The Wachowskis’ pricy paean to juvenilia is a glorious multi-coloured folly which stands in stark contrast to its blockbuster brethren.
A “blockbuster” only in the theatrical sense, Lana and Lilly Wachowski’s Speed Racer was largely shunned by audiences upon its release in May 2008. The critics weren’t much kinder: Slant Magazine’s Nick Schager called it, “hyper-digitised Skittles soup”; Alonso Duralde of MSNBC invited viewers to, “imagine someone pouring hot, melted Starburst candies into your corneas”; and Rolling Stone’s Peter Travers put it that the Wachowskis, “projectile-vomit their cotton-candy dreams all over the big screen.” Another common criticism shared by both detractors and many of the film’s fans was its 135-minute runtime; certainly lengthy for what is generally considered a kid’s movie. AO Scott wrote in his New York Times pan that Speed Racer, “is about a boy driving a car, surely a subject that cries out for linearity, simplicity, velocity.”
Sadly, Speed Racer was faulted for its formal and narrative ambitions in the same summer that saw the commercial and critical dominance of two comic-book films – The Dark Knight and Iron Man – which set the regrettable templates of the self-serious and the “cinematic universe” blockbusters respectively. While most like to propagate a Christopher Nolan/Marvel binary amongst these kinds of films, in reality they’re cut from the same prosaic PG-13 cloth. The former’s idea of formalism is occasional high-resolution aerial shots and pseudo-philosophical monologuing, while in the latter’s case, Robert Downey Jr’s constant quipping and some inert CG robot battles account for buoyant pop filmmaking.
But with neither tenuous War on Terror allusions nor brand management on its mind, Speed Racer stood in opposition to this burgeoning blockbuster Tradition of Quality. Using an intellectual property to make an anti-corporate statement (albeit a contradictory one, being on the Time Warner bankroll), the film is not so much an attempt at elevated juvenilia as it is about juvenilia.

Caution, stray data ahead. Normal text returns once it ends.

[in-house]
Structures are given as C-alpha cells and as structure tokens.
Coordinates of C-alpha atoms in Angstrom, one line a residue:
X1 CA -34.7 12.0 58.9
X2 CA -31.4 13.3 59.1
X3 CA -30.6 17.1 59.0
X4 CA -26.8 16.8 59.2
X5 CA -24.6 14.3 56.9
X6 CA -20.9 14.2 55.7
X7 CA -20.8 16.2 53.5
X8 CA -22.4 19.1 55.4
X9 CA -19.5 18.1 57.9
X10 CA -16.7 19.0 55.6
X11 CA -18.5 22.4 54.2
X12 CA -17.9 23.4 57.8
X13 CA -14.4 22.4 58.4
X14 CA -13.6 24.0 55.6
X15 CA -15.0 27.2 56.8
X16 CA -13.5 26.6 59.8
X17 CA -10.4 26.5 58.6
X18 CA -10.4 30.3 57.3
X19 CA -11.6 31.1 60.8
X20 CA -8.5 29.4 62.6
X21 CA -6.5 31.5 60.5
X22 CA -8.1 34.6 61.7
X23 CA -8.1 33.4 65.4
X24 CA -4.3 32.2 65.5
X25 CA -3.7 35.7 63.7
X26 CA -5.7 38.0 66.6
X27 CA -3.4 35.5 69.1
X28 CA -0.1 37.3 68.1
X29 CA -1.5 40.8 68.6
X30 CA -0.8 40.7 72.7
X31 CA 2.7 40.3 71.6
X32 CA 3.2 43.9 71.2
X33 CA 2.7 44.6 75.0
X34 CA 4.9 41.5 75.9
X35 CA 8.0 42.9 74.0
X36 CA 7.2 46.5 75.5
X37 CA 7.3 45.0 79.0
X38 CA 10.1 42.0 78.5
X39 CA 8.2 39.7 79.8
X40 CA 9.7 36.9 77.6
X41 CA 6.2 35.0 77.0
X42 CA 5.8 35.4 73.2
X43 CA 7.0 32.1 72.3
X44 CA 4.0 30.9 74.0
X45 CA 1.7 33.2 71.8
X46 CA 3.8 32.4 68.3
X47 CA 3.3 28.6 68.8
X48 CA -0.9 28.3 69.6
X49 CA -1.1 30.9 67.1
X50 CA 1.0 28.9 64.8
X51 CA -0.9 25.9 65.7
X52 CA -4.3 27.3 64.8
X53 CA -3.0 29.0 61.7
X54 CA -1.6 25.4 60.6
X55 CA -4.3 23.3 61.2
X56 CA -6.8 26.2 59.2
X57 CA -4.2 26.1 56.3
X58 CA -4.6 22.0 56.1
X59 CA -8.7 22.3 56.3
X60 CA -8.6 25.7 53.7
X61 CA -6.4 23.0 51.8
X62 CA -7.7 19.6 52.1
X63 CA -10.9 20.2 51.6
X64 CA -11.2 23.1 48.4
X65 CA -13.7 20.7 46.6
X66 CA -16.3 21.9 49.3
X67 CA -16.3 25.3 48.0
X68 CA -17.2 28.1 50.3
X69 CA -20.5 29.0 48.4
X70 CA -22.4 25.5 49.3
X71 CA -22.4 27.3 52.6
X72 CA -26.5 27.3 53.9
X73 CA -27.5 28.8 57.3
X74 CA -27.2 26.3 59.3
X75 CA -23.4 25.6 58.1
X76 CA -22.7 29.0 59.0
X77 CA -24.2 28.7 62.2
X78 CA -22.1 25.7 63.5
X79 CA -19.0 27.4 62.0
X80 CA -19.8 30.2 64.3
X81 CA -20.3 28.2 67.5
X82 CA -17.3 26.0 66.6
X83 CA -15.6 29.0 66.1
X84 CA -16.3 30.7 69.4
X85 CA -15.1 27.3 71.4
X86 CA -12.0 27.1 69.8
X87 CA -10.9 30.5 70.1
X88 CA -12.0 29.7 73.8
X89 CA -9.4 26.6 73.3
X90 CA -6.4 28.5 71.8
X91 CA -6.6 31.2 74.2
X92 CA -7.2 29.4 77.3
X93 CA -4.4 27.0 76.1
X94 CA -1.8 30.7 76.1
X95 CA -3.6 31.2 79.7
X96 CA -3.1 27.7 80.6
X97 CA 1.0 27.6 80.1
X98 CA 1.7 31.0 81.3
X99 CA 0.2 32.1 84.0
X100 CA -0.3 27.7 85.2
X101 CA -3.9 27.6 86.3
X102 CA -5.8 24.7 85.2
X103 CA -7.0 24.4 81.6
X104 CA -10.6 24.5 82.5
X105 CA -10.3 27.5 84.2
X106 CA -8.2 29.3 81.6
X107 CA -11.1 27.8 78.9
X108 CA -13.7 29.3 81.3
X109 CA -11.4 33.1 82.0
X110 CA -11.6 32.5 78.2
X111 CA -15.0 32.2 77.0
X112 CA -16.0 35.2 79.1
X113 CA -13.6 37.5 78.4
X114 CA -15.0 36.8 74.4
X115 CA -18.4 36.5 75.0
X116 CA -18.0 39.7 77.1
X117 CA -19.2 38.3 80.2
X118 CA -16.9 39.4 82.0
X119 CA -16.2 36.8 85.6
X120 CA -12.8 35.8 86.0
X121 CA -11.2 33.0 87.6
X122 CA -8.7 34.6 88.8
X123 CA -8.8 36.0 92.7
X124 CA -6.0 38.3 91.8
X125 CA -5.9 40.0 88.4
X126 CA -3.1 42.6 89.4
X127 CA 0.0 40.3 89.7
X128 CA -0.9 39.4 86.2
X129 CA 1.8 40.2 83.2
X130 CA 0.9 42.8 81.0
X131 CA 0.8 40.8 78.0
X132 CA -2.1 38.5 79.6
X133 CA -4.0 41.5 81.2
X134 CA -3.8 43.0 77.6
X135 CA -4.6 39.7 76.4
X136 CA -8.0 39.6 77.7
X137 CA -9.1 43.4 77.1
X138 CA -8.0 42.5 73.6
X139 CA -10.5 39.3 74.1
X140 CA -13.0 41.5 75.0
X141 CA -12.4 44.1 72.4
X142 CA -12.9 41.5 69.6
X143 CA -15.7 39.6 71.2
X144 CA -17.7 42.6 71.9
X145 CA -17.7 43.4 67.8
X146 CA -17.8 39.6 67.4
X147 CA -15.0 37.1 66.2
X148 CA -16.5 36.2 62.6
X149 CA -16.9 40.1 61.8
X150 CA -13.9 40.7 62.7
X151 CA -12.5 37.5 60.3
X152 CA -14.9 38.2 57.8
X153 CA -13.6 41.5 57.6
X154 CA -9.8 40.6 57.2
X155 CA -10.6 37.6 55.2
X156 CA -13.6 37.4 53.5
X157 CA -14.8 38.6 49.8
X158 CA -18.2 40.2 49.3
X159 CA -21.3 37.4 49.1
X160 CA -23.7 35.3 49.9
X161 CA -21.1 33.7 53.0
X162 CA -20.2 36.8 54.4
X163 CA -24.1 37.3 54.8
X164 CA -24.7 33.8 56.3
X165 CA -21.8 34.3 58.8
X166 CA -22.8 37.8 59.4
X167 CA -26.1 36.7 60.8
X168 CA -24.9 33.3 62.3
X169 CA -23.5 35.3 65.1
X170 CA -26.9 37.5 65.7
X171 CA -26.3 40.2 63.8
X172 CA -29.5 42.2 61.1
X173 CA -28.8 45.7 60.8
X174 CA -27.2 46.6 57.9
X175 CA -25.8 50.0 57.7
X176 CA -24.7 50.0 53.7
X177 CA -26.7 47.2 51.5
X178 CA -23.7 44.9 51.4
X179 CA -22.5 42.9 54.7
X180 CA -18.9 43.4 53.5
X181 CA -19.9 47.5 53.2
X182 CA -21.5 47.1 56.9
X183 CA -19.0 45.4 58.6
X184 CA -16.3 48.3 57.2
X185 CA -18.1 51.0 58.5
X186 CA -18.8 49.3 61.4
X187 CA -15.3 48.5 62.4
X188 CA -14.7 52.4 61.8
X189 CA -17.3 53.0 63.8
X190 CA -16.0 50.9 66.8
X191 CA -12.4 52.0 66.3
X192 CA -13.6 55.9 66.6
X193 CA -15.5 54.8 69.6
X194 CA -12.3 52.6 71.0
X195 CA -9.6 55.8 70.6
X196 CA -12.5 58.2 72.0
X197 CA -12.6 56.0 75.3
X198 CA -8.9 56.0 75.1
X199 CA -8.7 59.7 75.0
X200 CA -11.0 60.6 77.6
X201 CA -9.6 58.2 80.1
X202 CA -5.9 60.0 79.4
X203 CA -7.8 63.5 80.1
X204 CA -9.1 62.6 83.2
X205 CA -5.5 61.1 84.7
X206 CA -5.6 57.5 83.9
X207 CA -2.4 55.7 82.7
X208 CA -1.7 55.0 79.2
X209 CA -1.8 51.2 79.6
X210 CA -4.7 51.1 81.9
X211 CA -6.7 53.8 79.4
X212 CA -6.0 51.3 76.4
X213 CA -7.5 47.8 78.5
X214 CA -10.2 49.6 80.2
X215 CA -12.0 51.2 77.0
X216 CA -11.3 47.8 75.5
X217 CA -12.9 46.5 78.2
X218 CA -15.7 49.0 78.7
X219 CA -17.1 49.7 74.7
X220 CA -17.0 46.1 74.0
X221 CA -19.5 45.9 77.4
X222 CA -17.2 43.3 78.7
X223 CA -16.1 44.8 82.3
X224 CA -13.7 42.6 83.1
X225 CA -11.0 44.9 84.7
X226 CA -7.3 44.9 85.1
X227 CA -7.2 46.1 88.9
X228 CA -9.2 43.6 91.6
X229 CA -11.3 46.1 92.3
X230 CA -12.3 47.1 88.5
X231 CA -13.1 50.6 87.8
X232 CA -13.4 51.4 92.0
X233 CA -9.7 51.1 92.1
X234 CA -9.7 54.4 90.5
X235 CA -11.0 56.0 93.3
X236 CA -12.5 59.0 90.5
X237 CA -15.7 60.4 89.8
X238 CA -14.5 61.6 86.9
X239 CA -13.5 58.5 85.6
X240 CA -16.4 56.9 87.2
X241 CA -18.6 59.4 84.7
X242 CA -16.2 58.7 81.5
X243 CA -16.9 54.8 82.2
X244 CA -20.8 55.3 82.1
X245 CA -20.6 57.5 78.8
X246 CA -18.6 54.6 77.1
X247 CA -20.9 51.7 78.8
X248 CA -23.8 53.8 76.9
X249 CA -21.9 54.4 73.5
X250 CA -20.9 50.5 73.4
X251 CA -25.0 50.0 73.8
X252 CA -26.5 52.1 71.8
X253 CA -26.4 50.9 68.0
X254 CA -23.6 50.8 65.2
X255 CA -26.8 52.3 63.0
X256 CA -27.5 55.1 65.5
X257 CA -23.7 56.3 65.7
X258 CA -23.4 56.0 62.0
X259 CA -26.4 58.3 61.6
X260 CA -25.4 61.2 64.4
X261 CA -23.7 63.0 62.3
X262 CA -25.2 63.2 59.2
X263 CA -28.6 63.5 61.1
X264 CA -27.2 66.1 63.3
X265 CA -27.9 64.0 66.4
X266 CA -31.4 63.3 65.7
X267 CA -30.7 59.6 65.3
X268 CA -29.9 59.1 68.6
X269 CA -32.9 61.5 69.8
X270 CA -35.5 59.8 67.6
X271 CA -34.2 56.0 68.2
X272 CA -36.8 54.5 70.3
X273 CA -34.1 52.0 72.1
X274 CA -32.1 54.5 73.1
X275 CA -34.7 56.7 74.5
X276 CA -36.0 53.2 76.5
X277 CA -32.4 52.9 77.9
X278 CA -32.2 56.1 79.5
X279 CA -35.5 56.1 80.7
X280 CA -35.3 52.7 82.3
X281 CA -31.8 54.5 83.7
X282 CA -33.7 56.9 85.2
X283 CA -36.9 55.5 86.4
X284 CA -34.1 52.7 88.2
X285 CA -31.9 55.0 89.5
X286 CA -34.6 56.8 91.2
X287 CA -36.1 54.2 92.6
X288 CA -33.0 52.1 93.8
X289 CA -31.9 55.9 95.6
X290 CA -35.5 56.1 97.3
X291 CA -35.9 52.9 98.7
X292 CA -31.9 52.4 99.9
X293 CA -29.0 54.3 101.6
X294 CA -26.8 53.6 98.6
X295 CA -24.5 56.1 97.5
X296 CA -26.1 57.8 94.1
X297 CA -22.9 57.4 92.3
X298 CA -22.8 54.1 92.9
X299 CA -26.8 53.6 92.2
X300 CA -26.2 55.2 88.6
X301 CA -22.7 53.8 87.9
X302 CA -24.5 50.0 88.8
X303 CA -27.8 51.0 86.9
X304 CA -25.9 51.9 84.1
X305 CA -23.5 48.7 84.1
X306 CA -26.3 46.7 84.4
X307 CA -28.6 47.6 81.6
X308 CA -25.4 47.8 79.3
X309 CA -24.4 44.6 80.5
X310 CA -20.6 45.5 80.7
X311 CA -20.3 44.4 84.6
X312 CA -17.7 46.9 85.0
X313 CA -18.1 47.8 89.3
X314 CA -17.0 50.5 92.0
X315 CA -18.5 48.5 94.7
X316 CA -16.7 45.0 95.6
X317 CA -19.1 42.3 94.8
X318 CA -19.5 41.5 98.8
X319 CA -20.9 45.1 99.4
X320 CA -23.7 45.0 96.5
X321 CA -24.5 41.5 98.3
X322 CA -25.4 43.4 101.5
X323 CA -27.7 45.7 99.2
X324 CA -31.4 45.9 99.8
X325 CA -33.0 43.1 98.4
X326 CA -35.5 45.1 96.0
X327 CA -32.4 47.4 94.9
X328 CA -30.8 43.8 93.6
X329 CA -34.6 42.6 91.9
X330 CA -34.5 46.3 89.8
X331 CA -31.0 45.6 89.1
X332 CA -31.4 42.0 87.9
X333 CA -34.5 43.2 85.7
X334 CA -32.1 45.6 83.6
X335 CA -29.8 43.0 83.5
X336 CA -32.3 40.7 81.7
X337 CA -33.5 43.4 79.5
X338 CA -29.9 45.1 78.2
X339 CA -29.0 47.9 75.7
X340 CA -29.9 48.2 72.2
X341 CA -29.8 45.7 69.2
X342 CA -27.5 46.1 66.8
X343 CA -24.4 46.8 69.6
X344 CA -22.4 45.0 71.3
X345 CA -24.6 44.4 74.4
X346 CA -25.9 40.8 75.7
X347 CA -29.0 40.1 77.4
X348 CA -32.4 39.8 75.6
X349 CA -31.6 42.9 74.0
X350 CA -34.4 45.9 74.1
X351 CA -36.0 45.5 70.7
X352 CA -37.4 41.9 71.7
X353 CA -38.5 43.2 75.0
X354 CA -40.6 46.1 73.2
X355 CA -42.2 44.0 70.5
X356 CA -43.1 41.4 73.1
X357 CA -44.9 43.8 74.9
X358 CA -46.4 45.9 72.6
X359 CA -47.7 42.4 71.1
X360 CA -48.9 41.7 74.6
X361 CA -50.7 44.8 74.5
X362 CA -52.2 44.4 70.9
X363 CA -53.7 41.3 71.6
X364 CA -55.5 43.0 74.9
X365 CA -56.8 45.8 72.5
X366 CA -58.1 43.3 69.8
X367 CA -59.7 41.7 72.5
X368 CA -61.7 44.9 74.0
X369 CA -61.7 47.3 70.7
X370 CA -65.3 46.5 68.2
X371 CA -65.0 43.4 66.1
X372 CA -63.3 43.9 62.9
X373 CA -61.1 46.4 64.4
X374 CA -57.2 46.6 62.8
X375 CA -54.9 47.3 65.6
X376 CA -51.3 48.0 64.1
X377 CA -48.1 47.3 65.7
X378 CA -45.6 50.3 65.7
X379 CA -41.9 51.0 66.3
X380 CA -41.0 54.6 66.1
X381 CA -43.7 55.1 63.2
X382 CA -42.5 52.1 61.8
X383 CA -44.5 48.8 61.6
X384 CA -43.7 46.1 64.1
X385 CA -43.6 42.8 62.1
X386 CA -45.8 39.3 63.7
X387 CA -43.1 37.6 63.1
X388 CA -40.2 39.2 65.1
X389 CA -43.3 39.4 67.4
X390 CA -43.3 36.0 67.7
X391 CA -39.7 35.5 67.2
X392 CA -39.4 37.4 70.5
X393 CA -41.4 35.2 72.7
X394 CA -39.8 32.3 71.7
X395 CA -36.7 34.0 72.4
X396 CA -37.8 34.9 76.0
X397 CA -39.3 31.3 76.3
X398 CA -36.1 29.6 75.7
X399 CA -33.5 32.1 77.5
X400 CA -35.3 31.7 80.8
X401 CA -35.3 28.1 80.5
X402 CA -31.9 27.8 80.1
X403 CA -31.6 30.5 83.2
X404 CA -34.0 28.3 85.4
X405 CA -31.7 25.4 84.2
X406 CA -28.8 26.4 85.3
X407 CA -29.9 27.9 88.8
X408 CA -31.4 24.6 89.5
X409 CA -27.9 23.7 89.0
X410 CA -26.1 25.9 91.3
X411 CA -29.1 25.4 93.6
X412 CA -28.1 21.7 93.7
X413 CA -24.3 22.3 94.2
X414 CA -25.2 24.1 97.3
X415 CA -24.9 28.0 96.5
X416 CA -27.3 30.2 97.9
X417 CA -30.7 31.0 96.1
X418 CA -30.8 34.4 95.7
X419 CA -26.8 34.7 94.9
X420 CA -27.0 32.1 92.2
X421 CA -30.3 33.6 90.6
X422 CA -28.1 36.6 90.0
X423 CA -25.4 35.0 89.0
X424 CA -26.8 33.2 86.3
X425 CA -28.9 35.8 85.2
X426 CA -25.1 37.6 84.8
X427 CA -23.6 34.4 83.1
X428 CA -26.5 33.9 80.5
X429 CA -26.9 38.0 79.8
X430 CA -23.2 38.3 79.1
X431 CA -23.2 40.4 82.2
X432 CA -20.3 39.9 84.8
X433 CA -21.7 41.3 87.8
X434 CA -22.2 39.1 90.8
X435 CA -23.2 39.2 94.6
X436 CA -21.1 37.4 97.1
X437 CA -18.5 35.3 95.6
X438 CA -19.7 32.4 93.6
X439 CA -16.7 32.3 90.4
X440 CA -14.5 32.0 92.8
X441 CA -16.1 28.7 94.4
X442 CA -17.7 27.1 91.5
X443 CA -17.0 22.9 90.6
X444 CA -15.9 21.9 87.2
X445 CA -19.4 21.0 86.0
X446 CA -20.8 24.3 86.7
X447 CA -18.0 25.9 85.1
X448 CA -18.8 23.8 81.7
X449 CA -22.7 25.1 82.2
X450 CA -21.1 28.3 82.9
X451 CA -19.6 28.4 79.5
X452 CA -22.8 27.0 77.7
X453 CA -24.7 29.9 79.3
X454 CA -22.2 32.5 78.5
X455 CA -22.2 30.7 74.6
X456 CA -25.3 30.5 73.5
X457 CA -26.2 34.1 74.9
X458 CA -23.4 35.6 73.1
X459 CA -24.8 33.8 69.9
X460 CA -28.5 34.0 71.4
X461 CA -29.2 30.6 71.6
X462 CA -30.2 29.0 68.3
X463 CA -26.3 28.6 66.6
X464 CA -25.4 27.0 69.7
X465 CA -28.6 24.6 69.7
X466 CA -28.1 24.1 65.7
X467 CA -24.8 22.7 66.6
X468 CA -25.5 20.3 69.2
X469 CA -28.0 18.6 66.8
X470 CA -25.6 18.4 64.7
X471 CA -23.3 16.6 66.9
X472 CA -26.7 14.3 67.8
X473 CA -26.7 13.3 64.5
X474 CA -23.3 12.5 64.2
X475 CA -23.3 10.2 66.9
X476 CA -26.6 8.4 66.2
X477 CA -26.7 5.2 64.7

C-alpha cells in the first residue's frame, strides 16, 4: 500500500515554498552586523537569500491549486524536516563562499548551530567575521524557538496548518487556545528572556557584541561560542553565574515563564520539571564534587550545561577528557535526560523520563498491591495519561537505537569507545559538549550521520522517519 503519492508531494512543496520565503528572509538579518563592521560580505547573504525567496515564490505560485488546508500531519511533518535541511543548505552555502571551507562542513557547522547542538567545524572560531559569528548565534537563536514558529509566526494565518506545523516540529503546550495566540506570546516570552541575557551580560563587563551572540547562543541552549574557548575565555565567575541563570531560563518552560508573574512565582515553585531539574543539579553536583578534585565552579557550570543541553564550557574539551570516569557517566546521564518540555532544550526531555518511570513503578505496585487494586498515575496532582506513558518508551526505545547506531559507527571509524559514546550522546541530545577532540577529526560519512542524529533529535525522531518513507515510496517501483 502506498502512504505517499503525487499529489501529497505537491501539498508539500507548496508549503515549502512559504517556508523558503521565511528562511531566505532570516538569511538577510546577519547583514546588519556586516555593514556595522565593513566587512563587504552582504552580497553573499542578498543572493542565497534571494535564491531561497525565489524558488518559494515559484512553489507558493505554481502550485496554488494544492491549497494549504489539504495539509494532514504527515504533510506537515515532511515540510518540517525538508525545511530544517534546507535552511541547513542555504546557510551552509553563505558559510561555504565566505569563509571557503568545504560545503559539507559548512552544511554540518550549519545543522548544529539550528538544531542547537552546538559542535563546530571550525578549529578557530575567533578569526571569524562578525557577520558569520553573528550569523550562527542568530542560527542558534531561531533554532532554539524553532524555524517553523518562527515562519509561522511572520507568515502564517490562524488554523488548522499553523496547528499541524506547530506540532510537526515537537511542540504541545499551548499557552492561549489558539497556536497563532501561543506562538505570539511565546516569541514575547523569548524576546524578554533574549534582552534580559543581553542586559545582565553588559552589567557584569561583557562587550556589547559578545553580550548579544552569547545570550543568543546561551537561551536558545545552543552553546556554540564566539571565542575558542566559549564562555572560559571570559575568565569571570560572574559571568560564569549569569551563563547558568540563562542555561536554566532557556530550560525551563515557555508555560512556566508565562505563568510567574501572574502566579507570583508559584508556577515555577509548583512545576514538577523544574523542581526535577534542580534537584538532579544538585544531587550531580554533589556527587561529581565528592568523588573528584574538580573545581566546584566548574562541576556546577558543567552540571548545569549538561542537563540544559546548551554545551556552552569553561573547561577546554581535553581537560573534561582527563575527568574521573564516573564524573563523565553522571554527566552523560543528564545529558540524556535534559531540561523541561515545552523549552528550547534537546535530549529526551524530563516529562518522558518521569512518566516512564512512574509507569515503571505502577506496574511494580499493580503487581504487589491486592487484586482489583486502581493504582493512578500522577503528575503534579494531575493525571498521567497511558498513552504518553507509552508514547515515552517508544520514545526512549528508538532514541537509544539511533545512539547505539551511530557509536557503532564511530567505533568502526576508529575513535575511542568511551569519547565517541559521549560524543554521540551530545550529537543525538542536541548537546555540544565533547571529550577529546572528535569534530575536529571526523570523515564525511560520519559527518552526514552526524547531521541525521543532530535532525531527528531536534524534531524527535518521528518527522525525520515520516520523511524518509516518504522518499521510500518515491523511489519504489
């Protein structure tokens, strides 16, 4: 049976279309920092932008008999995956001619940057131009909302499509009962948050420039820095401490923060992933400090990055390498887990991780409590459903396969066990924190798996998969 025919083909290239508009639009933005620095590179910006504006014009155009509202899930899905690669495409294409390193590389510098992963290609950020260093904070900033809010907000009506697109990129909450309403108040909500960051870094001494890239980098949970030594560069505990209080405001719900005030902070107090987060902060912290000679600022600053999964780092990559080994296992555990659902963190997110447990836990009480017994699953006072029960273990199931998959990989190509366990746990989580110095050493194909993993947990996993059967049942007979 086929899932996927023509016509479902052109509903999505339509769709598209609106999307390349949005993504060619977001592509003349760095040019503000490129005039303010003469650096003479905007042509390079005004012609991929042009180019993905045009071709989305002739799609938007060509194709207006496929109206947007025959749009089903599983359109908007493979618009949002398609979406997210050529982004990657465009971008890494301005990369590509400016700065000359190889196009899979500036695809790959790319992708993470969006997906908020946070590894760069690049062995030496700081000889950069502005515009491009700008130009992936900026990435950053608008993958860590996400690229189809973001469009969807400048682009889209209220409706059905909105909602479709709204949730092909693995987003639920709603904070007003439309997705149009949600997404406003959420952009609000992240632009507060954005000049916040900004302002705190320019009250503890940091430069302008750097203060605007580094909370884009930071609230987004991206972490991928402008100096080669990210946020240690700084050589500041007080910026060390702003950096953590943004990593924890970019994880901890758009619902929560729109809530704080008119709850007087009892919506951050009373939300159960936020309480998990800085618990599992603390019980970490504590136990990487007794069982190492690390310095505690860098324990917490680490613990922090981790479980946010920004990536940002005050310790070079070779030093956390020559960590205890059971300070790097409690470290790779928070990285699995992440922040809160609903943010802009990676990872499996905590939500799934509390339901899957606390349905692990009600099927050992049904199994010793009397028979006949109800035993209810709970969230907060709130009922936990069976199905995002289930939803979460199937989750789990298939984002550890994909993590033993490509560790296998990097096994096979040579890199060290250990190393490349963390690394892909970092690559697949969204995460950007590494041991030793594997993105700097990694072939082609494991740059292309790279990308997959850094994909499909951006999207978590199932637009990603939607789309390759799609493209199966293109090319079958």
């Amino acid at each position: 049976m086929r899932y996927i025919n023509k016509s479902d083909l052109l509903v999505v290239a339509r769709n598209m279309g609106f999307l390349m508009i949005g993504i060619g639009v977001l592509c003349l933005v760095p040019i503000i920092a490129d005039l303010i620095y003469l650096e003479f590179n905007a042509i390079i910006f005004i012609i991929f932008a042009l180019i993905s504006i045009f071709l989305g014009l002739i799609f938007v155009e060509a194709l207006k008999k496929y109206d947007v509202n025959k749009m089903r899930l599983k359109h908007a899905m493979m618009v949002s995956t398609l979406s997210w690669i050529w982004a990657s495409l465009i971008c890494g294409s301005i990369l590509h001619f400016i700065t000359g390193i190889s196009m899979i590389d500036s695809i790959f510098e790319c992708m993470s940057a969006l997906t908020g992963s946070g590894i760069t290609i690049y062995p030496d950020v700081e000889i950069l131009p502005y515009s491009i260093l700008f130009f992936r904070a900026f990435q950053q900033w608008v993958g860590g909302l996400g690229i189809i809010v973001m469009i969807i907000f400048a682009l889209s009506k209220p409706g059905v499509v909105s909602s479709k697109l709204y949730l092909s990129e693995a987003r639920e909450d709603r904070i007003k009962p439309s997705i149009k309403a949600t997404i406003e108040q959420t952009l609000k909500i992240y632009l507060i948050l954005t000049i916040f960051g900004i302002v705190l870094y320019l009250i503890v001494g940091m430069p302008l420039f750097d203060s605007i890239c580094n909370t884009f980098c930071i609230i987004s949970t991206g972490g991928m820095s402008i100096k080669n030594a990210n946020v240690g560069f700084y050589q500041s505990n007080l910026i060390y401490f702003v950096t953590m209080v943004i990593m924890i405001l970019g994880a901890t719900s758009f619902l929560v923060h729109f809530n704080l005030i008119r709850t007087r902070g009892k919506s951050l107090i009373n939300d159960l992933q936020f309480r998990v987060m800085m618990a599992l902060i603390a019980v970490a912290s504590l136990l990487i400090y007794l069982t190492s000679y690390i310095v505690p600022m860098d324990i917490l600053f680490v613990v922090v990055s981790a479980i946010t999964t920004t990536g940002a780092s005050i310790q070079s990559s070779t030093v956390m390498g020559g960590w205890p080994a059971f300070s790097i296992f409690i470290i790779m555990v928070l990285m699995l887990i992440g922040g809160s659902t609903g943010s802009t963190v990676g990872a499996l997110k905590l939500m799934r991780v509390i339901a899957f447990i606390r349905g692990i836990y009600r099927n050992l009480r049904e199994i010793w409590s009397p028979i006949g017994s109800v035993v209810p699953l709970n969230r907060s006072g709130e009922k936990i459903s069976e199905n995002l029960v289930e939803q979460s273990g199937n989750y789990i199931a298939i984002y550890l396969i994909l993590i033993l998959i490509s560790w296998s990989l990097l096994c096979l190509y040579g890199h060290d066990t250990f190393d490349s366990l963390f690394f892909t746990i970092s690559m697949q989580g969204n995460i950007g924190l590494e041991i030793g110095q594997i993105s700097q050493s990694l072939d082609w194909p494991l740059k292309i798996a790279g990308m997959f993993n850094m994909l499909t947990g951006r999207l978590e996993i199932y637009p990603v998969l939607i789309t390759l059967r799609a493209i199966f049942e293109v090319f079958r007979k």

We open on the adult Speed (Emile Hirsch) anxiously tapping his foot pre-race, only to quickly flash back to his younger self (played by Nicholas Elia) in class. From the get-go he has one thing and one thing only on his mind: racing. The film whizzes in and out of flashback sequences (the presence of Raúl Ruiz regular Melvil Poupaud as a race commentator provokes the comparison with the Chilean director’s yen for tangental narratives), not so much transitioning as sliding between scenes; heads rolling from one background to another, as if there’s no barrier between each new digital landscape.
The Wachowskis went to unprecedented lengths to match the original look of the ’60s cartoon, shooting foreground, midground and background separately, then digitally compositing everything together in post-production to achieve a seemingly endless depth of field. All this amplifies the melodrama at the heart of the film; the death of Speed’s older brother, Rex (Scott Porter). Returning to that opening sequence, we see Speed in the middle of a race driving alongside Rex’s ghost as he risks breaking his record – a thrilling set piece that establishes the film’s emotional stakes. Despite Speed being the title character, the film is really an ensemble piece about his family unit: Mom (Susan Sarandon) and Pops Racer (John Goodman), Speed’s younger brother, Spritle (Paulie Litt), his pet monkey, Chim-Chim, and girlfriend, Trixie (Christina Ricci).
Later, the conglomerate Royalton Industries tries to seduce Speed into singing a contract to join their team, even though it’s clear he won’t budge from his family-run independent Racer Motors. While Spritle and Chim-Chim initially seem to faction as the de facto comic relief for younger viewers, eventually we come to see them as an ideological pinpoint. A hard cut from Royalton’s utterance of “money” to a sugar-rush addled Spritle air-guitaring to ‘Freebird’ in the company headquarters – it’s the Wachowskis’ earnest idea of anarchy, present in the rambunctious antics of child and monkey.
Yet Royalton’s speech isn’t just about capital. Cruelly, he reveals to Speed that every great race was fixed and the heroes that adorn the posters on his bedroom wall were all part of the façade. From this point on, the film’s drama expands from the weight of legacy to regaining passion for one’s vocation in a world that constantly seeks to dilute it for capitalist gain. While money remains an abstract notion within this cartoon world, the Wachowskis, who dared to conclude their ultra-sleek Matrix trilogy on the image of a utopia, turn this child-like optimism into a political statement.
By the time the film quotes “Jupiter and Beyond the Infinite” from 2001: A Space Odyssey as Speed crosses the finish line in the climactic scene – exploding cars coalescing into a stream of colours – there’s a feeling that the directors are throwing a jubilant middle finger to their critics. And while it would be tempting to call the film the Blade Runner of its time, nearly a decade later there’s little trace of Speed Racer’s influence on cinema (or rather advertising, which served in the case of reclaiming Ridley Scott’s 1982 film maudit). Yet perhaps Speed Racer’s perceived failure vindicated its radical stance? Its visuals are too singularly unique to be co-opted, its message too honest for anyone other than the Wachowskis to believe in. Its victory wasn’t to sell more, but simply the fact that it actually got made.
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Published 13 Jul 2016
By Anton Bitel
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